Our temporary exhibitions explore different aspects of the Foundling Hospital story and our Collections, ranging from historic themed shows to contemporary commissions and installations

Sir Jacob Epstein: Babies and Bloomsbury

30 January - 10 May 2015

"... delightful. It brings us into contact with the private, domestic side of Epstein's life and art" - Richard Dorment, The Telegraph

Sir Jacob Epstein (1880 - 1959), pioneer of modernism and distinguished portrait sculptor, made many portraits of children throughout his career. This exhibition, curated by Gill Hedley, explored Epstein's love of children as a subject matter by bringing together a selection of his moving bronzes and drawings of babies and children. Read more.

The Generous Georgian: Dr Richard Mead

26 September 2014 - 4 January 2015

"fascinating" - The Economist

Exploring Dr Richard Mead (1673-1754) ‘in the round’, as a collector, philanthropist and physician, this exhibition brought to light the Foundling Hospital’s relationship with a truly remarkable individual who, according to his contemporary Samuel Johnson, “lived more in the sunshine of life than almost any man”

Progress

6 June - 7 September 2014

"mobile, dynamic... it imparts a feeling of translation, of conversation" - Jenny Uglow, The Guardian

To mark the 250th anniversary of Hogarth’s death, Progress brought together for the first time three great contemporary responses to his eternally modern moral tale, A Rake’s Progress.  David Hockney’s A Rake’s Progress, 1961-3, Yinka Shonibare MBE’s Diary of a Victorian Dandy, 1998, and Grayson Perry’s The Vanity of Small Differences, 2012, are shown alongside Hogarth’s original 1735 prints and joined by a newly-commissioned work by Jessie Brennan.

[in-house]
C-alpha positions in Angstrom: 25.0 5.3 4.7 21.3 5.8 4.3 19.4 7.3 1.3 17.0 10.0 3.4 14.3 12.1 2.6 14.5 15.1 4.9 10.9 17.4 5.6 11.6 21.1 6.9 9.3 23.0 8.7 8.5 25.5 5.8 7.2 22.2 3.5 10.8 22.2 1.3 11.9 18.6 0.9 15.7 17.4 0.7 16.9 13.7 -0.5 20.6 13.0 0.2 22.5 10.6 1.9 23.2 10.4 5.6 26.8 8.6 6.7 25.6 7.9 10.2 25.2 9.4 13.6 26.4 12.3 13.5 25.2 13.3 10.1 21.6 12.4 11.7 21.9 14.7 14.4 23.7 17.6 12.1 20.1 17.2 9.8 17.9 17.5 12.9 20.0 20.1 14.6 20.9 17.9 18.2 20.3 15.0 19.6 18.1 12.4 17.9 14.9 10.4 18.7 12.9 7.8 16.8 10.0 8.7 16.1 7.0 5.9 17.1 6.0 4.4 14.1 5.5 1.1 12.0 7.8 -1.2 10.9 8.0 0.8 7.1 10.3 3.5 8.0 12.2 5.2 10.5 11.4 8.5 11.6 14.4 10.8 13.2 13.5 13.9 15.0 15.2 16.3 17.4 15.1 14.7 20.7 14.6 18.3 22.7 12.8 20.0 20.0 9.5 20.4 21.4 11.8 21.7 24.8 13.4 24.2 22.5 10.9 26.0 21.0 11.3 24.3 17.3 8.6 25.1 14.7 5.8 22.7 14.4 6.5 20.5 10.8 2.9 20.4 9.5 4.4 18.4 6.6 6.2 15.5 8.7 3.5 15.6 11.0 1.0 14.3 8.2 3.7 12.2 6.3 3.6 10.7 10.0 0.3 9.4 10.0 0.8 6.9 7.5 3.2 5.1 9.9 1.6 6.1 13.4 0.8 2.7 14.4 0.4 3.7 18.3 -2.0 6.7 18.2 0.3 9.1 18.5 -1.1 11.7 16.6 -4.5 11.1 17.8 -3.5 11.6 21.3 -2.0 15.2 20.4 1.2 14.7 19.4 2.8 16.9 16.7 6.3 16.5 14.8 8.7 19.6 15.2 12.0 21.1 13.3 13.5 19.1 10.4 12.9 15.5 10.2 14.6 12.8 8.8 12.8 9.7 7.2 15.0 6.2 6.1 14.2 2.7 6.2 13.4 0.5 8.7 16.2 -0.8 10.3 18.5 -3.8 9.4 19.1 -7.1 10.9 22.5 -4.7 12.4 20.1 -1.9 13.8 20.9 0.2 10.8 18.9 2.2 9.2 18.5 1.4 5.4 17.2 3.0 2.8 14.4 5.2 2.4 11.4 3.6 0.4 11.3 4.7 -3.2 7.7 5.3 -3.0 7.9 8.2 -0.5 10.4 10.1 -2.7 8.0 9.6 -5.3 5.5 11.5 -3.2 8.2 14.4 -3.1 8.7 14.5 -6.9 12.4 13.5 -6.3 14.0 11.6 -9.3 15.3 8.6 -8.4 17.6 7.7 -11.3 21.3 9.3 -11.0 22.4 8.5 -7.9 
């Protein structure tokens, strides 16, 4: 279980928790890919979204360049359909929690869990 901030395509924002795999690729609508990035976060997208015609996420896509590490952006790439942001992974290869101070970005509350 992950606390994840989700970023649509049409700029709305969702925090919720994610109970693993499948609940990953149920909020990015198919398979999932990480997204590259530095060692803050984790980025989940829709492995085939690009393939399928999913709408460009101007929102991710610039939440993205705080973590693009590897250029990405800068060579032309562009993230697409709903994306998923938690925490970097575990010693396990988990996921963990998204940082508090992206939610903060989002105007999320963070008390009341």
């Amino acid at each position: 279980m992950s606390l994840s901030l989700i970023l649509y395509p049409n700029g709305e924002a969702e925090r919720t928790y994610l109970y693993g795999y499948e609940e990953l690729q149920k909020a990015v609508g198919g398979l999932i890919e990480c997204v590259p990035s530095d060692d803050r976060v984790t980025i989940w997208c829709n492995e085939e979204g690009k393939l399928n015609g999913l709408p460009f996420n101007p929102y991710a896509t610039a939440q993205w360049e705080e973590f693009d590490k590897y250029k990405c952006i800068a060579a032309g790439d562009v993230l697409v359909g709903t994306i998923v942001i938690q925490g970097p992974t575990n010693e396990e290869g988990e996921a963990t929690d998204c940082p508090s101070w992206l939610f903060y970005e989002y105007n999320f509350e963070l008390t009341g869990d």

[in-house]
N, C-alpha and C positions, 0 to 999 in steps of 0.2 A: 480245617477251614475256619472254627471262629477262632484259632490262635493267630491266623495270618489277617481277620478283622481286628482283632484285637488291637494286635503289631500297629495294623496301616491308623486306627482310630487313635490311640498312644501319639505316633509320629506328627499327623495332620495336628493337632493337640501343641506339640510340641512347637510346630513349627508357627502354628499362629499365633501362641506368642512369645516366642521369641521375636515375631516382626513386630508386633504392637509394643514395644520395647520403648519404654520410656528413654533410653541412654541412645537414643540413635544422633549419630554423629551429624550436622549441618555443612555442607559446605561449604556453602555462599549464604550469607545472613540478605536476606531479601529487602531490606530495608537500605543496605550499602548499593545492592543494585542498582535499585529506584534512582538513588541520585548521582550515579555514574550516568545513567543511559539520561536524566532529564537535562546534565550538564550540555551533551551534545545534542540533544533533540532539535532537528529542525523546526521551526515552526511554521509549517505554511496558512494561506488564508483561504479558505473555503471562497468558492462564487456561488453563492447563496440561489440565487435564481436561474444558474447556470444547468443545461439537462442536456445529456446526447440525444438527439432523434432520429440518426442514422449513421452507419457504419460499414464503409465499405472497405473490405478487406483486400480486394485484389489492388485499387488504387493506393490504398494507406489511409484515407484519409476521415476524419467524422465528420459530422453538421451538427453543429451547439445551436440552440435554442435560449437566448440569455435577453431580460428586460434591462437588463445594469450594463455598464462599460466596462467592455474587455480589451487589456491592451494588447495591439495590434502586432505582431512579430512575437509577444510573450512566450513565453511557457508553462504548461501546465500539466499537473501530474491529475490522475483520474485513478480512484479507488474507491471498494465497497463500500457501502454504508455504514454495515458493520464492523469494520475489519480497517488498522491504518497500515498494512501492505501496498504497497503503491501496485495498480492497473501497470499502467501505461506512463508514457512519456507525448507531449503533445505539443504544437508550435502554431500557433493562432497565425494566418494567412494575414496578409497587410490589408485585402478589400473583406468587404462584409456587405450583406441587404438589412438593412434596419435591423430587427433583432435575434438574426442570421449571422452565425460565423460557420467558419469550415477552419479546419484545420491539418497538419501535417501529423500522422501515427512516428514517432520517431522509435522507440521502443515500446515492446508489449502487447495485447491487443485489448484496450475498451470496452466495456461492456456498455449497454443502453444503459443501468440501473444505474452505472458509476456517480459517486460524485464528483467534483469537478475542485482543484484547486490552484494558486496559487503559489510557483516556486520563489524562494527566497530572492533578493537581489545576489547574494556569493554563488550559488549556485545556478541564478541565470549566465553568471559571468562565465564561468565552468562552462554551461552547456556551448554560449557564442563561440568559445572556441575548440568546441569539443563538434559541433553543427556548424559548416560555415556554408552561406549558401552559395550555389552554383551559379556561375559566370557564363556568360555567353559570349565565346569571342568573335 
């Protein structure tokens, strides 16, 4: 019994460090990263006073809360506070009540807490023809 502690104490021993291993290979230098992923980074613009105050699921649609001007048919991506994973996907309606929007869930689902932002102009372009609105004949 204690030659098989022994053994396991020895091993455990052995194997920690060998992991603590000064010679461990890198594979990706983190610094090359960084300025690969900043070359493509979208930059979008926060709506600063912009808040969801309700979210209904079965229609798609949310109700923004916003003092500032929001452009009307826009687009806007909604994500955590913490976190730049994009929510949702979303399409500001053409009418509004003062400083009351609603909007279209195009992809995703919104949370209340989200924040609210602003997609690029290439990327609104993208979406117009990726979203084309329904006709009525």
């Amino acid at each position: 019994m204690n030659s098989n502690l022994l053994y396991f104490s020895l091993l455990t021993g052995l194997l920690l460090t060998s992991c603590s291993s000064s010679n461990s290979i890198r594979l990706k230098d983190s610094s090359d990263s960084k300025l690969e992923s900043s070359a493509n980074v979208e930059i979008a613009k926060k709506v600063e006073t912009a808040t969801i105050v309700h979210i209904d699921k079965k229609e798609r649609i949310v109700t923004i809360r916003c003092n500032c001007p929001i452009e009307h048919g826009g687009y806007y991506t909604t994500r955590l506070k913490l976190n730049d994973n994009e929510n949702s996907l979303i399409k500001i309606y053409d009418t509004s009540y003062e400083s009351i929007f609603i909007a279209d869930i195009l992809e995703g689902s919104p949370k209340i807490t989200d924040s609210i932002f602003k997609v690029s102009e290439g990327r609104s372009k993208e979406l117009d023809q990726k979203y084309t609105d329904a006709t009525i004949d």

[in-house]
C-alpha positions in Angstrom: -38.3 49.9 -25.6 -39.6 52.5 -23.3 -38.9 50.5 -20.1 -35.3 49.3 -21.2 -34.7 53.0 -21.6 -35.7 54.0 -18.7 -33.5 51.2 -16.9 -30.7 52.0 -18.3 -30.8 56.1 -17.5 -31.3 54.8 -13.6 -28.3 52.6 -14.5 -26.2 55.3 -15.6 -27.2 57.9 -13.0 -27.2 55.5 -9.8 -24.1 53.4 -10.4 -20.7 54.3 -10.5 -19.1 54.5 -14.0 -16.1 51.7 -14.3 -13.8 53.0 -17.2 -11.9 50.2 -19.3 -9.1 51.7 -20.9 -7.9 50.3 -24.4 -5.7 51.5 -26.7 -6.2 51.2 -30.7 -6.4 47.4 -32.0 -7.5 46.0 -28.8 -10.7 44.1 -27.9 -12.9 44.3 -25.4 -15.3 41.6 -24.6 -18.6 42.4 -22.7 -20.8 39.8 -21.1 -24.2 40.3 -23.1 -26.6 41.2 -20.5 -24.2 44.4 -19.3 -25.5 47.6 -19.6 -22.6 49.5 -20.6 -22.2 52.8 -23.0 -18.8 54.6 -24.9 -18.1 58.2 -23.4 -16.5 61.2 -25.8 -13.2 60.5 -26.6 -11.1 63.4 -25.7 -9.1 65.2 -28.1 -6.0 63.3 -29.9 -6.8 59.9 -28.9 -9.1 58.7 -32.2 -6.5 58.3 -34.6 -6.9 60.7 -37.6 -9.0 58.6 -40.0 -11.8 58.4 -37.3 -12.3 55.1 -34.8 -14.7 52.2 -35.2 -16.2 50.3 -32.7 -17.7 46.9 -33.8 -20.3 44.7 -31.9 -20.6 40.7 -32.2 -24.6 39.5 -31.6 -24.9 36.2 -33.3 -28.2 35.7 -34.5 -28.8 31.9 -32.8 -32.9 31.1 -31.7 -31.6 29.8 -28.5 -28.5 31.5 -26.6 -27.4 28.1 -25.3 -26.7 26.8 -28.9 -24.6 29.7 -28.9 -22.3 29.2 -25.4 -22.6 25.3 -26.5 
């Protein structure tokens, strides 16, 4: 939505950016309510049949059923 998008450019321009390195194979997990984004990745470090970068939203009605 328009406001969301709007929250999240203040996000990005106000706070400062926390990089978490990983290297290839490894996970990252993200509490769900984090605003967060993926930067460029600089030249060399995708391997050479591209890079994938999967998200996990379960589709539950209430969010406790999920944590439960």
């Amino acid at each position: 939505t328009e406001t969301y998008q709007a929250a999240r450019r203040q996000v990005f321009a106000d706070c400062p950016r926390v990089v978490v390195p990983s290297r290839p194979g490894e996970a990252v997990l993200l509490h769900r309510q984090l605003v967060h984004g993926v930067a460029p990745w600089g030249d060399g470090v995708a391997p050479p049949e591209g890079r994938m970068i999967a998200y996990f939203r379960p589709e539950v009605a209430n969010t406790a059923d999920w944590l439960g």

By George! Handel’s Music for Royal Occasions

7 February - 18 May 2014

In the 300th anniversary year of the coronation of George I, the first Hanoverian king, this exhibition explored Handel's close associations with the British monarchy. Zadok the Priest has been performed at every coronation since that of King George II in 1727, and Handel's Water Music was performed in 2012 on the River Thames for the Diamond Jubilee of Queen Elizabeth II. The exhibition featured treasures from the Museum's Gerald Coke Handle Collection as well as loans from the British Library, British Museum, National Portrait Gallery and never before seen items from the archives of Westminster Abbey.

Home Truths: Photography, Motherhood and Loss

11 October 2013 - 5 January 2014

Four contemporary photographers explored the theme of loss in the relationship between mother and child. Home Truths, curated by Susan Bright, set the work of Ann Fessler, Tierney Gearon, Miyako Ishiuchi and Annu Palakunnathu Matthew's within the emotionally resonant context of the Foundling Museum and explored issues that are complex and familiar, haunting and thought-provoking.

A companion show, Home Truths: Photography, Motherhood and Identity, was on display at The Photographer's Gallery from October 2013 to January 2014.

Exchange: 1,000 Good Deeds

14 June - 15 September 2013

This site-specific commission from acclaimed British ceramic artist Clare Twomey gave visitors the opportunity to take home a unique work of art, but only on condition they carry out a specific good deed - revealed only when a cup was selected. Inspired by the acts of exchange and charity implicit in the Foundling Hospital story, Twomey worked with children in care, local residents and former pupils of the Foundling Hospital to devise over 1,000 of these good deeds.

Some of these deeds have been posted by participants on Tumblr

Fate, Hope & Charity

25 January - 19 May 2013

This exhibition brought to light the untold stories of the tokens, small everyday objects left by mothers with their babies at the Foundling Hospital in the eighteenth century. These tokens, which include coins, jewellery, buttons, poems, playing cards and a simple nut are testaments to the grief of separation and the timeless bond between a mother and child.

Fate, Hope and Charity was accompanied by a newly-commissioned publication exploring the tokens and their stories with contributions from the artist David Shrigley, poet and novelist Jackie Kay and the DJ, poet and writer Charlie Dark - now available from the Museum shop.